Inspired or Stealing: What’s the Difference

blur brainstorming business close up

Let me tell you a story about a time I got inspired, but I didn’t steal due to that inspiration.

I was watching a movie (2016 Sing Street) for my Studies in Young Adult Literature class. At the very end the young teenage couple are in a small boat running away from home together and are crossing the Irish Sea to get to London, and to pursue their dreams. Sing Street is largely a drama/romance film about a group of Irish teenagers making a band but these last three to four minutes transformed the movie into a fantasy genre. The way it was shot, the color scheme, the thrashing sea, and the music playing, which was Adam Levine’s Go Now. The lyrics struck me hard.

You’re never gonna go if you don’t go now

You’re never gonna grow if you don’t grow now

You never gonna know if you don’t find out

You’re never going back, never turning around

You’re never gonna go if you don’t go now

You’re never gonna know if you don’t find out

You’re never turning back, never turning around

You’re never gonna go if you don’t go

At the time of watching this, and also the first time hearing this song, I hadn’t been writing lately, maybe for over a week. I had gotten down without writing for so long, and started to beat myself up about said lack of writing when I wanted to be a novelist. You can’t be a novelist if you don’t write novels, right?  The song felt like an arrow to the chest. I’d never be a novelist if I went on like this. I’d never go, I’ve never find out.

Go Now paired with this fantasy-like ending, inspiration struck me like a bolt of lightning. In that instant, I learned multiple things on a fantasy story I have called The Last Flowers. I realized right then the story was not one book, but it was a trilogy. Not only was it a trilogy, but I suddenly had a character’s name and her quest, and I knew the very last line, of the very last book.

I was inspired due to the fantasy-like ending to the movie and the song, but I didn’t start writing a story about teenagers making a band. Instead I began to write vigorously on my own story that had nothing to do with what caused me to become inspired.

When you’re inspired by something, it makes you want to create something, but not the exact same thing. In short, inspiration spurs action. If you watch an amazing movie and you become inspired to write screenplays, then you should write a screenplay, but not the same screenplay as the movie you watched. If you heard someone sing the greatest song you’ve ever heard, and you decide you want to write songs, then write songs, but not the same song you just listened to.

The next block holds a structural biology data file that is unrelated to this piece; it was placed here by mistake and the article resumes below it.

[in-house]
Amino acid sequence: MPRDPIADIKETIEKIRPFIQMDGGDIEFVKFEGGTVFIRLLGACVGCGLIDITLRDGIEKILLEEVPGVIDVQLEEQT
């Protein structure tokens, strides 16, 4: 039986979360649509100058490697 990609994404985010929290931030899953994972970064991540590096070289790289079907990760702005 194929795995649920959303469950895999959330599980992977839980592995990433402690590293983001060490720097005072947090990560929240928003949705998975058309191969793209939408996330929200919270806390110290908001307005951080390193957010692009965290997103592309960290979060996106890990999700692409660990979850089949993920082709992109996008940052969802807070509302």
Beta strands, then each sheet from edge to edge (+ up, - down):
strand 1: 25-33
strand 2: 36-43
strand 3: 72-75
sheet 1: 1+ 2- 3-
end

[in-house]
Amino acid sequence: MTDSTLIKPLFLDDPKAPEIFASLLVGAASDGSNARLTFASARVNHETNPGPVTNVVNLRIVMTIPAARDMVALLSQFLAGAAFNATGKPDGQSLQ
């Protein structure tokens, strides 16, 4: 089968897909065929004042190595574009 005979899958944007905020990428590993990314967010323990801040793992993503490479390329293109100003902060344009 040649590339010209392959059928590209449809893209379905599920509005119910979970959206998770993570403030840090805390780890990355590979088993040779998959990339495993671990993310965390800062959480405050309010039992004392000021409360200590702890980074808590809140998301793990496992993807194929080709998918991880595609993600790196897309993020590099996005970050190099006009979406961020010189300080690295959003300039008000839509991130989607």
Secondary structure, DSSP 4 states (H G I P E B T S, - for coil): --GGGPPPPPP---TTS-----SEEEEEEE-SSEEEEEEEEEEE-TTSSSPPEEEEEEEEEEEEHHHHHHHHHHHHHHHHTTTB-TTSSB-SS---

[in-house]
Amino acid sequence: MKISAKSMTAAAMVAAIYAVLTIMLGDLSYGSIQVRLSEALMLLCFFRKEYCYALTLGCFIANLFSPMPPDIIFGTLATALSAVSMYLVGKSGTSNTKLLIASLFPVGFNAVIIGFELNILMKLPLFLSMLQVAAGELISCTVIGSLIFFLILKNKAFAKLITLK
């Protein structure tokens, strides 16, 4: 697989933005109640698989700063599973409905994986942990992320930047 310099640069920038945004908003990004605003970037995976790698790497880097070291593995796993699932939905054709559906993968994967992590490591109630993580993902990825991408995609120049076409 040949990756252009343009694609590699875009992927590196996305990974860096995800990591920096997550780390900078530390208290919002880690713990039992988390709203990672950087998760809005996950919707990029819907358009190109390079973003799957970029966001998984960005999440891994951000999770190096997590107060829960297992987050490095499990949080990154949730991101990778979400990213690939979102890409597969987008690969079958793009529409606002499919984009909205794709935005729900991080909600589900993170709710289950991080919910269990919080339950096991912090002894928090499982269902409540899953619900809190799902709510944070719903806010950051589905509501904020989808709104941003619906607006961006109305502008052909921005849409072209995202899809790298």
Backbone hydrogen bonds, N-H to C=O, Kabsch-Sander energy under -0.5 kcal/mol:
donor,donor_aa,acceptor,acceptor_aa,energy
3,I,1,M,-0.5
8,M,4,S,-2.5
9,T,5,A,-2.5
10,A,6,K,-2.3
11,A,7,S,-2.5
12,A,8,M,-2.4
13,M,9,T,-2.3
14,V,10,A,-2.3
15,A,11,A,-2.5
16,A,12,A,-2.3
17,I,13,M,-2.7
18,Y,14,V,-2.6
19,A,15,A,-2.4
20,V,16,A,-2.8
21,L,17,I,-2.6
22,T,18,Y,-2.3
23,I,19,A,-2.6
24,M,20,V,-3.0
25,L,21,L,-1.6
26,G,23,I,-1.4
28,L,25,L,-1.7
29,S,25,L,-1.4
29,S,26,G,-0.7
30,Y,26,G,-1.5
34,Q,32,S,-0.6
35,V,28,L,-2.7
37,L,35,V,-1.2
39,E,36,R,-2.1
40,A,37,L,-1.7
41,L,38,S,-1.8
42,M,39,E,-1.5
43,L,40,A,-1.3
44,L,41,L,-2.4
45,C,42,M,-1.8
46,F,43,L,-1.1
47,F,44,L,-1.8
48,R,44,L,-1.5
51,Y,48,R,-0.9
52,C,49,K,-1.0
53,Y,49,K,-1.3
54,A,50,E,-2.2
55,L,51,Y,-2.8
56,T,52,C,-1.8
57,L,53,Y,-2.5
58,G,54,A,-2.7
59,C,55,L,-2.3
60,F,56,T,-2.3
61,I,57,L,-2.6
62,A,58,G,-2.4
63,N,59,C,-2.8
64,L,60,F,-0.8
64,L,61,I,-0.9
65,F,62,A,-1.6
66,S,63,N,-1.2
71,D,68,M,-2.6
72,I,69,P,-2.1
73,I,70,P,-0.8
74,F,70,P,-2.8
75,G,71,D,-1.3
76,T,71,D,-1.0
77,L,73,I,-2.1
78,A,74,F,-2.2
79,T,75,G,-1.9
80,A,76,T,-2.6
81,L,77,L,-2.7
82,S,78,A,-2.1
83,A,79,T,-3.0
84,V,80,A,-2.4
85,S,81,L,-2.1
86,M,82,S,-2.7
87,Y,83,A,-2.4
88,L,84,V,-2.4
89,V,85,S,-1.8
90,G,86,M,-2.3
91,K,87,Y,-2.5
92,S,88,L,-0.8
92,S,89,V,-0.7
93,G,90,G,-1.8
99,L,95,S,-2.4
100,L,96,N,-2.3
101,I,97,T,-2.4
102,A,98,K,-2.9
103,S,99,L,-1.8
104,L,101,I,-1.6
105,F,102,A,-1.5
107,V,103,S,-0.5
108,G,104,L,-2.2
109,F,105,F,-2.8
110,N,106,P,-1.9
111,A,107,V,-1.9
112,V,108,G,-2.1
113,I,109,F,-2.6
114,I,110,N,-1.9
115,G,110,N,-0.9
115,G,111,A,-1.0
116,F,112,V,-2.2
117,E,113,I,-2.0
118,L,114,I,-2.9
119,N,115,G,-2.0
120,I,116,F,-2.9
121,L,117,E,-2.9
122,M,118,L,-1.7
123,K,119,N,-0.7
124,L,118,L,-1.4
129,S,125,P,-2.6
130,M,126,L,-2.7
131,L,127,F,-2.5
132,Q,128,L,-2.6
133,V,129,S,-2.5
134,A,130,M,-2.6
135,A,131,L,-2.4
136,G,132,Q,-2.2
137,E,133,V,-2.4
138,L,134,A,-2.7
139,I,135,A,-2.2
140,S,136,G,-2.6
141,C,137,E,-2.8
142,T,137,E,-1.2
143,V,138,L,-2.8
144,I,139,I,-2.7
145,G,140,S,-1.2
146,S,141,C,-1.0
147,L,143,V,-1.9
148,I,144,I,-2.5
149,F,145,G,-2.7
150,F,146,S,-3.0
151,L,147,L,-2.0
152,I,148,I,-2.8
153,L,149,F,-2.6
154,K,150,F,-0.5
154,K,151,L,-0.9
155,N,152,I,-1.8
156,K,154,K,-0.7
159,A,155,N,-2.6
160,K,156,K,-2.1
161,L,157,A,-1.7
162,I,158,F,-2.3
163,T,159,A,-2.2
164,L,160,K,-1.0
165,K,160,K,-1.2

For example, if you read Harry Potter, and became so inspired to write a book, then write a book. But don’t write a book about a boy who’s parents were killed by a evil sorcerer because he’s destined to kill that sorcerer and he goes to a magical school and makes two great friends and they go on magical adventures together. Yeah, you wrote that book, but you weren’t inspired by Harry Potter, you stole from Harry Potter.

Inspiration is an amazing feeling that drives you to create something that’s your own. Stealing is taking something that’s not yours.

That’s not to say that you can’t be inspired to write something that is similar to what inspired you in the first place. Sticking with the Harry Potter example, there are tons of books about magical academies out there, with angels or vampires or assassins, what have you. Writing about a magical academy isn’t stealing, nor writing about a character who’s been marked by destiny.

Pan’s Labyrinth (2006 Del Toro fantasy film) for instance has the main character with a moon symbol birthmark on her shoulder, marking her as the moon princess of the underground realm. That doesn’t mean he stole from Harry Potter who has a lightning bolt-shaped scar on his forehead. Could he have been inspired by Harry Potter? Maybe. Did he steal from Harry Potter? No.

Actually, Pan’s Labyrinth inspired me a few days ago and I watched it twice. After watching it, I wanted to write, that inspiration made me start writing. I’m working on a series called the Chronicles of Edenmire, and I don’t know a lot about the story is about yet as I’m focused on world-building right now. Still, the part of Pan’s Labyrinth that inspired me is the idea of a normal girl learning she’s not human but from a mystical world that she didn’t know existed.

Yeah, my interpretation of Pan’s Labyrinth is that the girl wasn’t crazy and it all happened, she was a magical princess of the moon. So in my story, my main girl learns she’s not human but is half-human, with her father a Celestial being from another world. Is that stealing from Pan’s Labyrinth? Well, no, as that’s the only part of my story that’s been inspired by Pan’s Labyrinth. The rest of the story won’t have three tasks my girl has to complete or faeries or being set in 1900s Spain or having an evil stepfather. None of that. If my story DID have all of that, then I’d call that stealing, not inspiration.

And so, that’s it. Being inspired by something makes you jump up and start working. Start writing, start songwriting, start writing screenplays, whatever it is. Stealing makes you write the exact thing you got inspired by, and taking it for your own.

Inspired good, stealing bad.

And as I write, my cat Aomine keeps me company by my side.

Aomy 15.jpg


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